Multithreaded Clients and Context Handles

When you have a multithreaded client where multiple threads are using the same context handle instance, access to the context handle instance is serialized at the server by default. This saves the server manager from having to guard against another thread from the same client changing the context or the context running down while a call is dispatched. However, in certain cases serialization may impact performance.

Consider the following: two client threads invoke a remote procedure call that does not change the state of the context (for example, the call simply obtains some values from it). Such calls do not need to be serialized.

For such situations, Windows XP offers a mixed mode serialization model, where each method may be declared to have exclusive or shared access to a context handle. See context_handle_serialize and context_handle_noserialize for details.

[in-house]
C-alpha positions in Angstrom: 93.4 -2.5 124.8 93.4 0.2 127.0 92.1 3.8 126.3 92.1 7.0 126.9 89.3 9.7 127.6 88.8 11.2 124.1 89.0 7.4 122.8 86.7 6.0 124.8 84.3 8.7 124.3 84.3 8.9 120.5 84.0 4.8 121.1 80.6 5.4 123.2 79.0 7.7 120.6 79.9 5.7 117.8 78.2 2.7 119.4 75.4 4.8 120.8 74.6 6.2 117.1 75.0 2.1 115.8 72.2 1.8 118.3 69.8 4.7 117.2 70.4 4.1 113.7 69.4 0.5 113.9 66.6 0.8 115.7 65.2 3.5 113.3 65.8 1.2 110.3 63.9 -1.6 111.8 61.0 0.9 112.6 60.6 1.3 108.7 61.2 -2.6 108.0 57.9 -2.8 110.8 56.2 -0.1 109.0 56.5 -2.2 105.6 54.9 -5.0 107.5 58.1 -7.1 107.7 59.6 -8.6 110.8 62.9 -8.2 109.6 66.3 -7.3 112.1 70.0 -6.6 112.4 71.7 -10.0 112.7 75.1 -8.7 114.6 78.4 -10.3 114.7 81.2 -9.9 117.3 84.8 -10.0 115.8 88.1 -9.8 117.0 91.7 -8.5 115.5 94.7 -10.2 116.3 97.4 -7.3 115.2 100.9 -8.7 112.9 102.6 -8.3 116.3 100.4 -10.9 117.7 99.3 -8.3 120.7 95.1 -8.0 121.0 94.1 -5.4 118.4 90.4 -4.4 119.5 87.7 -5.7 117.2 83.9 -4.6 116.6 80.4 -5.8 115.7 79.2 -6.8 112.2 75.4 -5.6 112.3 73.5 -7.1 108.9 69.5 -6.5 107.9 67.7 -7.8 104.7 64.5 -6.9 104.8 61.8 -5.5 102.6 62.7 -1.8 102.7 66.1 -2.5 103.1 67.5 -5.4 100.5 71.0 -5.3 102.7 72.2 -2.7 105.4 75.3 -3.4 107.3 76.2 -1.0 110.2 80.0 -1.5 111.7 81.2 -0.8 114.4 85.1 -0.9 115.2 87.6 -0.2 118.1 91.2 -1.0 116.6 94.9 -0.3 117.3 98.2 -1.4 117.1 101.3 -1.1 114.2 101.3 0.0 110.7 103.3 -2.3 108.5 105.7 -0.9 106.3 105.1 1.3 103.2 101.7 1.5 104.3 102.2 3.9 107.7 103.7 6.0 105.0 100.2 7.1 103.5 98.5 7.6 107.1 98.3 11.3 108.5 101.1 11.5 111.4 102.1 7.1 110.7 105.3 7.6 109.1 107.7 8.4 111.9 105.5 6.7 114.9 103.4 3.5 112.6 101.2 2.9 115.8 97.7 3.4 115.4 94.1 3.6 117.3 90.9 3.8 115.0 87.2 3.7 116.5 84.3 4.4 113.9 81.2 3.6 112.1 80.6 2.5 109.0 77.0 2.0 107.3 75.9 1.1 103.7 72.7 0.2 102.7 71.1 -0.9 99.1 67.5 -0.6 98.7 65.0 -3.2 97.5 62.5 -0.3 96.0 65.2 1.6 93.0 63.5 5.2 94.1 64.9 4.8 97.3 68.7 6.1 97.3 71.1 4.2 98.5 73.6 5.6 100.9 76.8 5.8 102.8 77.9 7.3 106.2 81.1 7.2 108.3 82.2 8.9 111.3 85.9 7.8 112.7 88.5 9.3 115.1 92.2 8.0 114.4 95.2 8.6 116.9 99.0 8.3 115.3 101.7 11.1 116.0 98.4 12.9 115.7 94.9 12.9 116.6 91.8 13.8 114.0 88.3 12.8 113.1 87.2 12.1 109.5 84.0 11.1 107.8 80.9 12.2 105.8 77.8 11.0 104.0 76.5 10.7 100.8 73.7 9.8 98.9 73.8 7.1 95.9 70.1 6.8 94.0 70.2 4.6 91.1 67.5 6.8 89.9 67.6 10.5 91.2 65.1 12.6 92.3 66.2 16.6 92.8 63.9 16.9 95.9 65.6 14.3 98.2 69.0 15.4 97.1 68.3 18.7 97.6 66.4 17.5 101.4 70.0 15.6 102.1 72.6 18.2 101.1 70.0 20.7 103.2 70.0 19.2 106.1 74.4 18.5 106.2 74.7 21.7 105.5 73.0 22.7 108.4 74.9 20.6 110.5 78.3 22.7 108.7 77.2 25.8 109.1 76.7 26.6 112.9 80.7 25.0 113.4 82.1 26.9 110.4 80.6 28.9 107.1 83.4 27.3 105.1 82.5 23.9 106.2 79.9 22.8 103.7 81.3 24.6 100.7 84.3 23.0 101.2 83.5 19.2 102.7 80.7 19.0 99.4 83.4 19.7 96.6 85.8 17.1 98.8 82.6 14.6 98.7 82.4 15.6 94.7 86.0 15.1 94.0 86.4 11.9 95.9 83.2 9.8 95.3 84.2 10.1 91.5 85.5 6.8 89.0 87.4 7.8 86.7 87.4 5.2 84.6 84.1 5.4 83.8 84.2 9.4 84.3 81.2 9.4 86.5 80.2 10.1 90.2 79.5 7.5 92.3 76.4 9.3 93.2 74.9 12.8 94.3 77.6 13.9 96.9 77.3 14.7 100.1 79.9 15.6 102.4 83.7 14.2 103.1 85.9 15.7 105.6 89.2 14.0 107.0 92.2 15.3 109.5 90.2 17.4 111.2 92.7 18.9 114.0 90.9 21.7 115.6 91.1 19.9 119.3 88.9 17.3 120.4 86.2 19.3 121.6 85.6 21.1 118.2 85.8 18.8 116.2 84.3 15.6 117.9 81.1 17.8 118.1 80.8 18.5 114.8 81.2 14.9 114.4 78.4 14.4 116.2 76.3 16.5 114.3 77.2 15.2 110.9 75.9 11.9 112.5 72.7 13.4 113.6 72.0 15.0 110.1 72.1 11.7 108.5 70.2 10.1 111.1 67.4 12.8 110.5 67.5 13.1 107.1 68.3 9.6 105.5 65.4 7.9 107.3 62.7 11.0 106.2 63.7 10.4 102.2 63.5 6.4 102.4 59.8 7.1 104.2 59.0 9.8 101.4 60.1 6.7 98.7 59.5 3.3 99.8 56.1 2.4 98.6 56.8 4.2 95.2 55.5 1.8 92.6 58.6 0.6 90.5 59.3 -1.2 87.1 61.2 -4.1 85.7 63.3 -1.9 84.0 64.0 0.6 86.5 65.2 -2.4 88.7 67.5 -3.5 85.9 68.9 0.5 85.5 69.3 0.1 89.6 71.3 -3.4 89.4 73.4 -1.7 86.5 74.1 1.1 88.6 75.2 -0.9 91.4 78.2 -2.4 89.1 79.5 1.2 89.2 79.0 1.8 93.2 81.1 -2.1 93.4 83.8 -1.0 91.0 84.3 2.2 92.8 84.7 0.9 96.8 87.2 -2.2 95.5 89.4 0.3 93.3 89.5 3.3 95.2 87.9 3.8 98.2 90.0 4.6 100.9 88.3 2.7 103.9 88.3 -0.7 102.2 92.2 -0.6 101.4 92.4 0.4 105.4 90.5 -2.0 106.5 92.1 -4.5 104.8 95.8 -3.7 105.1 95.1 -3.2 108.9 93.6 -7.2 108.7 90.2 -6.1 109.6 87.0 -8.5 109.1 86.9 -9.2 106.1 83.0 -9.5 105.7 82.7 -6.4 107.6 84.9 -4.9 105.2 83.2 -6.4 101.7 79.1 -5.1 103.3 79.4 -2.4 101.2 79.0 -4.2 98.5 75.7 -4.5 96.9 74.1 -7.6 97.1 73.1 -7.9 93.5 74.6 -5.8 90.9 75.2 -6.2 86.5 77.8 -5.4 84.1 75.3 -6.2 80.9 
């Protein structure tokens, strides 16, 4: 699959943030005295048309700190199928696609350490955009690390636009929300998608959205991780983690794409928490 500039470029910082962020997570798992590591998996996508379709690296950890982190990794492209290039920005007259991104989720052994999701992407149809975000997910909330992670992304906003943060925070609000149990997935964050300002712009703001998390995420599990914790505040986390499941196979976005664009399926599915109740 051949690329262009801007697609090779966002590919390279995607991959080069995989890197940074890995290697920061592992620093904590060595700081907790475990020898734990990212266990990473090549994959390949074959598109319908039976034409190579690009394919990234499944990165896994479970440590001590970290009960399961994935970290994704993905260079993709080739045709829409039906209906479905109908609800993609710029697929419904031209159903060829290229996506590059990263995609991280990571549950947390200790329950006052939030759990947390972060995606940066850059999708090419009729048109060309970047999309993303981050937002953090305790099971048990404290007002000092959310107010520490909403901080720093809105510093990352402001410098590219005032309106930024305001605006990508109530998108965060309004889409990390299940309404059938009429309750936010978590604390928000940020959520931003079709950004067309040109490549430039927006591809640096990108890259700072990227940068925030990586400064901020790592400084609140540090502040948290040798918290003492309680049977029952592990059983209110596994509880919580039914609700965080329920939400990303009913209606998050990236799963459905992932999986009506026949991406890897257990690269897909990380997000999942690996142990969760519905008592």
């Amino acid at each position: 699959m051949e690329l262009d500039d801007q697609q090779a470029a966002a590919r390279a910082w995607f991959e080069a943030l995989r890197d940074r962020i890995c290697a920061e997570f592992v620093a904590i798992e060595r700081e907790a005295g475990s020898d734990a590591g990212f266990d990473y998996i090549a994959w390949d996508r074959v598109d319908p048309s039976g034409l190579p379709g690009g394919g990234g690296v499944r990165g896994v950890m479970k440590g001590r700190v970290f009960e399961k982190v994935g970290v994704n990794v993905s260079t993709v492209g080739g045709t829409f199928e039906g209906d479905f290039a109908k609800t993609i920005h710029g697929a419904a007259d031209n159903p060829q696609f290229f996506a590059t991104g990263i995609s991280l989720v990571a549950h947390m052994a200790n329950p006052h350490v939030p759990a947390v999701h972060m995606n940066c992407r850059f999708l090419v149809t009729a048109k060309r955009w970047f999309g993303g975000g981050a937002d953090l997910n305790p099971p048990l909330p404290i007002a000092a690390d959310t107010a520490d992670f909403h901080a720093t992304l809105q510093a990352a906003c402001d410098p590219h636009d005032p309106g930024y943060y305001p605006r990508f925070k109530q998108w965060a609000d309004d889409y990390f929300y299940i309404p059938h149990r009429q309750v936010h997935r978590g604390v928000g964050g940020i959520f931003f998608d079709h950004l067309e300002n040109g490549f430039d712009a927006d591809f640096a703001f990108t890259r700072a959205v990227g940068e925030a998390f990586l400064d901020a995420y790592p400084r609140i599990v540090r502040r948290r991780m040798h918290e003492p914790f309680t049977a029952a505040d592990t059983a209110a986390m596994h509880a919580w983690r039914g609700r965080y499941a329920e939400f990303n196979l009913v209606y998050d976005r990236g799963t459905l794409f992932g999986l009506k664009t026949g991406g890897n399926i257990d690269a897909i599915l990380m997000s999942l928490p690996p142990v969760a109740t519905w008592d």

In versions of Windows prior to Windows XP, the only means of allowing concurrent access to a context handle is to call the RpcSsDontSerializeContext function to allow multiple calls to be dispatched on a single context handle. Calling the RpcSsDontSerializeContext function does not disable serialization entirely; when a context run-down occurs, the context run-down routine runs only when all outstanding client requests have completed. A call to RpcScDontSerializeContext affects the entire process, and is not revertible. Using RpcScDontSerializeContext in Windows XP and later versions is not recommended; it makes server code very complicated when dealing reliably with race conditions inherent in completely non-serialized environments.